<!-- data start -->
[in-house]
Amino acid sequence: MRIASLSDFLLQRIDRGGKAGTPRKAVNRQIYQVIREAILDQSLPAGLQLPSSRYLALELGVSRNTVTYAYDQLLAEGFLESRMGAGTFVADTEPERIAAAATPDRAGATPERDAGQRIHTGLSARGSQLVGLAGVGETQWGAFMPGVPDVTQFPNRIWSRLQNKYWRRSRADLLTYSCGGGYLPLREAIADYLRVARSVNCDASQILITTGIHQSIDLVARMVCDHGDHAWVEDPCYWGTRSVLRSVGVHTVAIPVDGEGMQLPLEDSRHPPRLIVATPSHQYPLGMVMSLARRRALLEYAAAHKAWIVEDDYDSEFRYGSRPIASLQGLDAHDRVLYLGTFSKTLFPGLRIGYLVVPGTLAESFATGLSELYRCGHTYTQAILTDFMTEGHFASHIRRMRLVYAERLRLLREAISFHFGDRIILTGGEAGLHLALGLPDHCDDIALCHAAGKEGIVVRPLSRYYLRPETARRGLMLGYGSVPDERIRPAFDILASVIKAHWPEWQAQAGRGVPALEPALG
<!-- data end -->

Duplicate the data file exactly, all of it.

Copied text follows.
[in-house]
Amino acid sequence: MRIASLSDFLLQRIDRGGKAGTPRKAVNRQIYQVIREAILDQSLPAGLQLPSSRYLALELGVSRNTVTYAYDQLLAEGFLESRMGAGTFVADTEPERIAAAATPDRAGATPERDAGQRIHTGLSARGSQLVGLAGVGETQWGAFMPGVPDVTQFPNRIWSRLQNKYWRRSRADLLTYSCGGGYLPLREAIADYLRVARSVNCDASQILITTGIHQSIDLVARMVCDHGDHAWVEDPCYWGTRSVLRSVGVHTVAIPVDGEGMQLPLEDSRHPPRLIVATPSHQYPLGMVMSLARRRALLEYAAAHKAWIVEDDYDSEFRYGSRPIASLQGLDAHDRVLYLGTFSKTLFPGLRIGYLVVPGTLAESFATGLSELYRCGHTYTQAILTDFMTEGHFASHIRRMRLVYAERLRLLREAISFHFGDRIILTGGEAGLHLALGLPDHCDDIALCHAAGKEGIVVRPLSRYYLRPETARRGLMLGYGSVPDERIRPAFDILASVIKAHWPEWQAQAGRGVPALEPALG